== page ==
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Felon Voting Rights

Felon Voting Rights

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Other Sources of Information

The Sentencing Project is an advocacy group that offers information on felon disenfranchisement in the states.

The Restoration of Rights Project, from the National Association of Criminal Defense Lawyers, also provides assistance on felon disenfranchisement.

If you are seeking information on the process to regain voting rights, please contact an election official in the jurisdiction where you wish to register and vote.

 

Last updated July 15, 2014

 

Please Note:  The following information is provided for background information only. NCSL is unable to assist in or offer advice on the restoration of voting rights. We recommend that anyone interested in obtaining specific information on how to regain voting rights contact election officials in the jurisdiction where the person wishes to register and vote.

 


Background and History

The idea of taking away a criminal's right to vote has been around since ancient Greece and Rome. A condition called "civil death" in Europe involved the forfeiture of property, the loss of the right to appear in court, and a prohibition on entering into contracts, as well as the loss of voting rights. Civil death was brought to America by English colonists, but most aspects of it were eventually abolished, leaving only felon disenfranchisement intact in some parts of modern America.


Felons and Disenfranchisement

According to The Sentencing Project, 5.3 million Americans (1 in 40 adults) were unable to vote due to a felony conviction in the 2008 elections. This included 1.4 million African-American men, more than 676,000 women, and 2.1 million ex-offenders who have completed their sentences.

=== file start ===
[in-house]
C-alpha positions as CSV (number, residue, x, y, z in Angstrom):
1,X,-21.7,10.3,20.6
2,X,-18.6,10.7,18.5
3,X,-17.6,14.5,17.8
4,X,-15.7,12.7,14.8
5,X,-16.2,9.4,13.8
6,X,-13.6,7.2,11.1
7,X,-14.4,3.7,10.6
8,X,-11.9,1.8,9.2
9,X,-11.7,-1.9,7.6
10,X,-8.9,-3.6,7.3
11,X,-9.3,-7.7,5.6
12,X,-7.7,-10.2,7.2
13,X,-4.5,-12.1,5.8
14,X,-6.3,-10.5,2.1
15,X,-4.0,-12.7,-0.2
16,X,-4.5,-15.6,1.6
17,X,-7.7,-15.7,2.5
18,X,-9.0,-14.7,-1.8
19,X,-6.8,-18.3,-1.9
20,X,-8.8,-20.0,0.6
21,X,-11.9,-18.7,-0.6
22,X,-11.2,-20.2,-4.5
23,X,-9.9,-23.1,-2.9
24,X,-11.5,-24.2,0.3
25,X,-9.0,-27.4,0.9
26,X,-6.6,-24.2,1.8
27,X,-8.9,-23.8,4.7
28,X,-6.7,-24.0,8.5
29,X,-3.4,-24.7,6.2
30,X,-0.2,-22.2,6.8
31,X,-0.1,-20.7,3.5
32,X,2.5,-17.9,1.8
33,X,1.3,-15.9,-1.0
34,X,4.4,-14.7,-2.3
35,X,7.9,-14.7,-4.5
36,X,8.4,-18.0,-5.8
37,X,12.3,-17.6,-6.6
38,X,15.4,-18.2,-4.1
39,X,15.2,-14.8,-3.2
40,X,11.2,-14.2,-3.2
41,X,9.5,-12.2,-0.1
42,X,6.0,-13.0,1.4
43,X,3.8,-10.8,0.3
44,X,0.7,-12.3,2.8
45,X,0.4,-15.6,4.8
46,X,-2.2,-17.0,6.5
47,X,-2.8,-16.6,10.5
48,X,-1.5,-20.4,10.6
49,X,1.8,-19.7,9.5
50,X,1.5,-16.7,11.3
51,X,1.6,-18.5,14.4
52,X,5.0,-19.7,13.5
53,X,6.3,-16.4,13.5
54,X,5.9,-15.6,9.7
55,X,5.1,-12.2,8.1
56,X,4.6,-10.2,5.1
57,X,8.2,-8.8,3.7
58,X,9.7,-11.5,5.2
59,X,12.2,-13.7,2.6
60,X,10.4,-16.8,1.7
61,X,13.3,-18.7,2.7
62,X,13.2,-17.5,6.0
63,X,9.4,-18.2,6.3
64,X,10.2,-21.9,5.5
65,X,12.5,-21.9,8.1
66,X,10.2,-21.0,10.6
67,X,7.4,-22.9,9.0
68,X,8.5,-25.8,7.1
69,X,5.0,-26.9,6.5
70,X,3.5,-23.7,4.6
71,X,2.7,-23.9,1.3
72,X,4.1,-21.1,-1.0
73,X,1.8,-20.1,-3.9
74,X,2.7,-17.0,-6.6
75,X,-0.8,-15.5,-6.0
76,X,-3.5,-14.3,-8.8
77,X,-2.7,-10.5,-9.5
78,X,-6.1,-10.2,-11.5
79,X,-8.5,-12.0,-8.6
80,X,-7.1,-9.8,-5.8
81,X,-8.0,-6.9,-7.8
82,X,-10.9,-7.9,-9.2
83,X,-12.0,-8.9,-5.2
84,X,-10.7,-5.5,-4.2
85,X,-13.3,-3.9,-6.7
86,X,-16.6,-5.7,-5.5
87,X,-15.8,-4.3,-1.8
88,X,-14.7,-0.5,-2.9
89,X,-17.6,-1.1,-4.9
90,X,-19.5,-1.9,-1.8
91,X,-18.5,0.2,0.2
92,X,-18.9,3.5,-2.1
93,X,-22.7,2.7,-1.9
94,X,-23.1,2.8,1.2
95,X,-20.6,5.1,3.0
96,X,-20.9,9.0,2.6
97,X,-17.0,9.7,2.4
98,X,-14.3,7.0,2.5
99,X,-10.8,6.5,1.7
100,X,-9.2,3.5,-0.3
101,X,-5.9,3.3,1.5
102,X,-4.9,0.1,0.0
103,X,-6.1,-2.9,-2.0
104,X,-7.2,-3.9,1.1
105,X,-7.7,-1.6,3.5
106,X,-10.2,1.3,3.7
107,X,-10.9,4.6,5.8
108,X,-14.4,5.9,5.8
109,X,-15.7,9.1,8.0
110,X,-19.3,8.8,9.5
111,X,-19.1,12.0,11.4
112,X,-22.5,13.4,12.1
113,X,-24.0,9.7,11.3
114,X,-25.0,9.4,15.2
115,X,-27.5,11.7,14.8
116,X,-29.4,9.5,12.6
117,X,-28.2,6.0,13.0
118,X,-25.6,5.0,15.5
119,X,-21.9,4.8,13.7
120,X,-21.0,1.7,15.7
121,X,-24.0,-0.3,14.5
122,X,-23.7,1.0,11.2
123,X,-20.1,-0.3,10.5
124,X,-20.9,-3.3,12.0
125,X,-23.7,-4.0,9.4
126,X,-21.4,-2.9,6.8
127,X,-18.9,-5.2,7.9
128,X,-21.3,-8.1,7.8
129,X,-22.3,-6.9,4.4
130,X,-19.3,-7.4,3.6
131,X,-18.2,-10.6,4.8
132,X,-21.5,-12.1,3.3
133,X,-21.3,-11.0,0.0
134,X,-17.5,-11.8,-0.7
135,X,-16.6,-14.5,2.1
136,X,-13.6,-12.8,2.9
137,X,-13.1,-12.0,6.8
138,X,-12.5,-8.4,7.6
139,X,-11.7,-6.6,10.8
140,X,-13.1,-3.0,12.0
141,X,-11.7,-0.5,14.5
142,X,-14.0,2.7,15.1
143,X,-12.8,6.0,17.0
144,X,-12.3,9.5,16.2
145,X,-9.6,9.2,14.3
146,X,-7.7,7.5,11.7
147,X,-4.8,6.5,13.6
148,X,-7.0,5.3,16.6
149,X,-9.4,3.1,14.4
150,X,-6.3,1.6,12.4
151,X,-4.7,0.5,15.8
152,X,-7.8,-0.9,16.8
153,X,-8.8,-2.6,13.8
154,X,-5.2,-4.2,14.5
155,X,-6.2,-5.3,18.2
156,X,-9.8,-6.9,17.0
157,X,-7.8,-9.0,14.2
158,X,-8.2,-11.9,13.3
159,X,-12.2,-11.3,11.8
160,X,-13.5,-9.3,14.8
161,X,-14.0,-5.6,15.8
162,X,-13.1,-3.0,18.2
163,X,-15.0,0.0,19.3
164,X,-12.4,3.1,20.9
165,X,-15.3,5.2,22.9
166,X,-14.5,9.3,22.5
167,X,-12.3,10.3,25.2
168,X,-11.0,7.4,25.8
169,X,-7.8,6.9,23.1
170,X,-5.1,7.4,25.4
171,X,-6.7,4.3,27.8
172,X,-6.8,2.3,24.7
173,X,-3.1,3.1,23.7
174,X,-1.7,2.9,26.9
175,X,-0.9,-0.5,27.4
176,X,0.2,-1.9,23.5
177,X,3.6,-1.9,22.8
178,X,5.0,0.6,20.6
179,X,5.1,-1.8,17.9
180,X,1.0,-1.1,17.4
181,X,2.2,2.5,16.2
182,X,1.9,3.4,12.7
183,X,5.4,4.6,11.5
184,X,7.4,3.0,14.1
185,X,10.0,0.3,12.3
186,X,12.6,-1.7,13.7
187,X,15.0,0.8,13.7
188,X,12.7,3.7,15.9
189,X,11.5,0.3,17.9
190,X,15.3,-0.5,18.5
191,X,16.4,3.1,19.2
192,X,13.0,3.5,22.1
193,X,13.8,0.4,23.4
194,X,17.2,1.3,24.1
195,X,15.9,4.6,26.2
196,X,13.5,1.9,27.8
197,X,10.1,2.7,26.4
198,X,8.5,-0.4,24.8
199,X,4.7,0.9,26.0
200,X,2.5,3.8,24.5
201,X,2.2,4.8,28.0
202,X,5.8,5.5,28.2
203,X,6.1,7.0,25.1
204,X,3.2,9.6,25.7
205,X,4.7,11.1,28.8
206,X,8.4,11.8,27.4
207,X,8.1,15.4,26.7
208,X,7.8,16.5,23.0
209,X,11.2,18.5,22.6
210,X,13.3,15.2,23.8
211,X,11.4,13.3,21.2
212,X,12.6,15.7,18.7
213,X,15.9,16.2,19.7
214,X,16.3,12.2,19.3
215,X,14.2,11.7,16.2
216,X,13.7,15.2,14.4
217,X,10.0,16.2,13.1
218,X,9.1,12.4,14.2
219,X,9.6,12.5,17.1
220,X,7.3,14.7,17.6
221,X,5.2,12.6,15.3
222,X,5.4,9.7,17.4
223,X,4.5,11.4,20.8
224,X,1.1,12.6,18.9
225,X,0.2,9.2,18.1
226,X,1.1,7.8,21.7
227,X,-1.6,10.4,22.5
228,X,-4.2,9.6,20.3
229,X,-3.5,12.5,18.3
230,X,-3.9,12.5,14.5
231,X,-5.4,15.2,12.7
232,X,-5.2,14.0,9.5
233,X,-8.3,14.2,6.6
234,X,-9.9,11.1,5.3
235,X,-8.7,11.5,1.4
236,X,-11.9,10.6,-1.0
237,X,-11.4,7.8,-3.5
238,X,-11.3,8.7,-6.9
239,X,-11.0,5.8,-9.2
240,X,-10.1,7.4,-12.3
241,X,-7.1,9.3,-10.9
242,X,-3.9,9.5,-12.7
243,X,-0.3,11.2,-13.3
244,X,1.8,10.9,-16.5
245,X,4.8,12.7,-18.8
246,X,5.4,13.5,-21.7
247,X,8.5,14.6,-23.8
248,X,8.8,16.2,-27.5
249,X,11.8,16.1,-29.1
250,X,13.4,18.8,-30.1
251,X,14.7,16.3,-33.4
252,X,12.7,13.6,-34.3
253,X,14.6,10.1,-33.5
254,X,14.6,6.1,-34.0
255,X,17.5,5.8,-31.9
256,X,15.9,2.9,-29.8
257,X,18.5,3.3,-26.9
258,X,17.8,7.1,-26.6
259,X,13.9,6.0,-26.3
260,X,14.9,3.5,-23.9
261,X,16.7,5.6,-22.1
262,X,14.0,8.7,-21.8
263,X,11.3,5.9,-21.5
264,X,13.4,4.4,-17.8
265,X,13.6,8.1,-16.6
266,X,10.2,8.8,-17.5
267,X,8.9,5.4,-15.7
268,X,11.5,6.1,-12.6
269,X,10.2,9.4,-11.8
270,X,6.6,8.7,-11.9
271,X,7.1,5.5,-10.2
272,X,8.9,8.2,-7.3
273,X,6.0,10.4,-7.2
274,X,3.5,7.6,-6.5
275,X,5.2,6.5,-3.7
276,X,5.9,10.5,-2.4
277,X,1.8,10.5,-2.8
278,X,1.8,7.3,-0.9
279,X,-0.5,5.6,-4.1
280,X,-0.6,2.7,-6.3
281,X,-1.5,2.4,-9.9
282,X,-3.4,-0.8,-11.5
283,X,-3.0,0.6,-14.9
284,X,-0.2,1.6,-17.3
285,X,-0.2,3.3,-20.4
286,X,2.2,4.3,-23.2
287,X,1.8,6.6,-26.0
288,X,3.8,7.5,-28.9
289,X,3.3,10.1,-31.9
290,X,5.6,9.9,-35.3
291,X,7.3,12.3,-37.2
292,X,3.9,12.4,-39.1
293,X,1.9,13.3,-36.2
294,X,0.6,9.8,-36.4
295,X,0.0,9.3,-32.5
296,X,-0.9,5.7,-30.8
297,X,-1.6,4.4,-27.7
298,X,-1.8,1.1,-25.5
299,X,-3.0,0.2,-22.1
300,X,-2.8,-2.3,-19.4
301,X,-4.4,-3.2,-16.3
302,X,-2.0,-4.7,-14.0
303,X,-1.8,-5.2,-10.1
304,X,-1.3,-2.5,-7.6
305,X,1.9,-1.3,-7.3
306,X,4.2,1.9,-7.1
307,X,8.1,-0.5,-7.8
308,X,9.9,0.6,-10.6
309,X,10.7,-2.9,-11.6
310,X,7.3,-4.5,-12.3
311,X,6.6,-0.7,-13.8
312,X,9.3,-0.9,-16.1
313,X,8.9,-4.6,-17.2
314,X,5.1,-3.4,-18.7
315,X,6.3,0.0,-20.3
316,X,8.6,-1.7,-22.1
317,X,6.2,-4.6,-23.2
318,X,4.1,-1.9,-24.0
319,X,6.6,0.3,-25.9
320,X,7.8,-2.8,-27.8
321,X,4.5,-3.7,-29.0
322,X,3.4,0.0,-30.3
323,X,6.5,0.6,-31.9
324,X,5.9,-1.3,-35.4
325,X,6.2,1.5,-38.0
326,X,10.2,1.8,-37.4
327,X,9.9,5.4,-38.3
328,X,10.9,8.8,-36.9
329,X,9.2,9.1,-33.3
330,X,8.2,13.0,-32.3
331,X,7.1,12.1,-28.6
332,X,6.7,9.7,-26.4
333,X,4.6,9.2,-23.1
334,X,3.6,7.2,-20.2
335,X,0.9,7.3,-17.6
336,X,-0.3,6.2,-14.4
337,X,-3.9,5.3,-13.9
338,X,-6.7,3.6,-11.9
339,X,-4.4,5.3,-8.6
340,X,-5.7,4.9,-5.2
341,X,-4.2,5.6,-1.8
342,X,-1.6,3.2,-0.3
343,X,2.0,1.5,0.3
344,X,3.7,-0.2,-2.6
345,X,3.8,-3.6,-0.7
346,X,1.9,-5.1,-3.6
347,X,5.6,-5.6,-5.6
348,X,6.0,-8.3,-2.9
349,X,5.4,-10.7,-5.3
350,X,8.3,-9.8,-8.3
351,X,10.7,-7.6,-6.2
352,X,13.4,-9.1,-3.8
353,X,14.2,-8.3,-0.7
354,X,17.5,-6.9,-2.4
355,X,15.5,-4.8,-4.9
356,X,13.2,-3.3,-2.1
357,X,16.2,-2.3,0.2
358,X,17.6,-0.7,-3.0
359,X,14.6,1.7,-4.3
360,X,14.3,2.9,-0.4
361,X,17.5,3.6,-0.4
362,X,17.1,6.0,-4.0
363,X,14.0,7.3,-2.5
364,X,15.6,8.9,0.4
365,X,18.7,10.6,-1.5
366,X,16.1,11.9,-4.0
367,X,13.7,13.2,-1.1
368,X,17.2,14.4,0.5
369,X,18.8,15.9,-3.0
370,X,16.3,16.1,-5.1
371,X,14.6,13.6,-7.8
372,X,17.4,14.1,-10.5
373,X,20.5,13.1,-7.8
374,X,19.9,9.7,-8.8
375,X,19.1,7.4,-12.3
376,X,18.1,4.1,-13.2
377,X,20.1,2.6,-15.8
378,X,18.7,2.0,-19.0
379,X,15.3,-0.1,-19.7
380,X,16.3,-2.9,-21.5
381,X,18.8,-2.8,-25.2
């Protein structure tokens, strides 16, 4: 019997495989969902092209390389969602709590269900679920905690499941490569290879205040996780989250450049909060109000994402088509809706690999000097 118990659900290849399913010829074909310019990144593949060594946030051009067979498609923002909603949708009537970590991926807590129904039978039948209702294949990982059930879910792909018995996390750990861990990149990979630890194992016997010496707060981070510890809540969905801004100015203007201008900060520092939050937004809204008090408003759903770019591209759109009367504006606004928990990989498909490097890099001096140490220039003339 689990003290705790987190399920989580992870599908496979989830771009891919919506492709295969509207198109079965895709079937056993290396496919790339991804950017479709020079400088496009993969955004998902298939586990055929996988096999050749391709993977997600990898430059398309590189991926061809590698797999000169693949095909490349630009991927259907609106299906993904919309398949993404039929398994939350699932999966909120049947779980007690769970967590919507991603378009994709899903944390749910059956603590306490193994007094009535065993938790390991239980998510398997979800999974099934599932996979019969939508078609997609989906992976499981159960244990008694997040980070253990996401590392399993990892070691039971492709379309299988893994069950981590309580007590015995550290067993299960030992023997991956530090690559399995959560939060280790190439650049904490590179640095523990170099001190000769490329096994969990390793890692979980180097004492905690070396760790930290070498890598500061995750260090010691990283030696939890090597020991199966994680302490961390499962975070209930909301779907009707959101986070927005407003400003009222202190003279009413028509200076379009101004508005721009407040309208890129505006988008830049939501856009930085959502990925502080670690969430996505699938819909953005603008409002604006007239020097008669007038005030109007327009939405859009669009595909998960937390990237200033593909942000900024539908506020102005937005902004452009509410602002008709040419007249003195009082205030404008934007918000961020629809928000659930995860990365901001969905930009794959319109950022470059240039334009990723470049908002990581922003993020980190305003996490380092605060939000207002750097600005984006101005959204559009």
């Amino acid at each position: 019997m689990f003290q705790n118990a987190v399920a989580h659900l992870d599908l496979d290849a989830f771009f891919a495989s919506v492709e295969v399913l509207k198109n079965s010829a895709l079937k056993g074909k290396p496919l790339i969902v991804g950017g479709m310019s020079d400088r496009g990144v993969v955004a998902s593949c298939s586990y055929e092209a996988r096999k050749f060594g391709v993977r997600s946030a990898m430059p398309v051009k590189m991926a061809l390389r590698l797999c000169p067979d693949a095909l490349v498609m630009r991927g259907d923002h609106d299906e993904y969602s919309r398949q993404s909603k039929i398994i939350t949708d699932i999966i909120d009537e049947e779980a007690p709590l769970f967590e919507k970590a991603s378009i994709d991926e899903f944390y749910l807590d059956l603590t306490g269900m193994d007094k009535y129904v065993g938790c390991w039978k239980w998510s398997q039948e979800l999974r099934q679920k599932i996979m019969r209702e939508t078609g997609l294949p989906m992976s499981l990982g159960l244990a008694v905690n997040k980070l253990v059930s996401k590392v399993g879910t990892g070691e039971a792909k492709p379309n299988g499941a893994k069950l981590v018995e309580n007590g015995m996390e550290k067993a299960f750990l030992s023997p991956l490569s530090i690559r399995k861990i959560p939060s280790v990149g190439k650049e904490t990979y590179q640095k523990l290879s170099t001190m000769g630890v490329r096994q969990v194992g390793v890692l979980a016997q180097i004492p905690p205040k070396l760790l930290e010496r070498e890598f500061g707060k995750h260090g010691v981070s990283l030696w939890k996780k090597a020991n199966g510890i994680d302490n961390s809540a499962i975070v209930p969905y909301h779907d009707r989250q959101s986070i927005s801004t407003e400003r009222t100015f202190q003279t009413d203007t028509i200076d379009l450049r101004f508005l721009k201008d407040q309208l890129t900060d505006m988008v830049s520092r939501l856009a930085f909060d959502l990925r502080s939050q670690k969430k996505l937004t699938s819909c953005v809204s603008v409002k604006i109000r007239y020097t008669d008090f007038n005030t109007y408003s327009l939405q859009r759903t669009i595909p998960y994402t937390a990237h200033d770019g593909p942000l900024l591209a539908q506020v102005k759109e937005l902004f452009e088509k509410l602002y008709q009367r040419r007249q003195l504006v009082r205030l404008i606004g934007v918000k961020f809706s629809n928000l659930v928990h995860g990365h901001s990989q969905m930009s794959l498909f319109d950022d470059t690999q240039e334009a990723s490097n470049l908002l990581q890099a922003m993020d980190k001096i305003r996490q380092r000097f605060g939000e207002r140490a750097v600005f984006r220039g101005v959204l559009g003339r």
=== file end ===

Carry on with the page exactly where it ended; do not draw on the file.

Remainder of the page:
Categories of Disenfranchisement

State approaches to felon disenfranchisement vary tremendously. In Maine and Vermont, felons never lose their right to vote, even while they are incarcerated. In Florida, Iowa, Kentucky, and Virginia, felons and ex-felons permanently lose their right to vote, without a pardon from the governor. Virginia and Florida have supplementary programs which facilitate gubernatorial pardons. The remaining 45 states have 45 different approaches to the issue.

  • In 38 states and the District of Columbia, most ex-felons automatically gain the right to vote upon the completion of their sentence.
  • In some states, ex-felons must wait for a certain period of time after the completion of their sentence before rights can be restored.
  • In some states, an ex-felon must apply to have voting rights restored.

Barriers to the Restoration of Rights

Even in states where ex-offenders automatically regain the right to vote upon completion of their sentence, the process of re-registering to vote often is difficult. One reason is the complexity of the laws and processes surrounding disenfranchisement. In some cases, it is difficult to determine whose rights can be restored. This can vary in some states according to the date of the crime, the conviction, or the release from prison, or the nature of the crime. The complex restoration process also can be daunting. It often involves lengthy paperwork, burdensome documentation, and the involvement and coordination of several state agencies.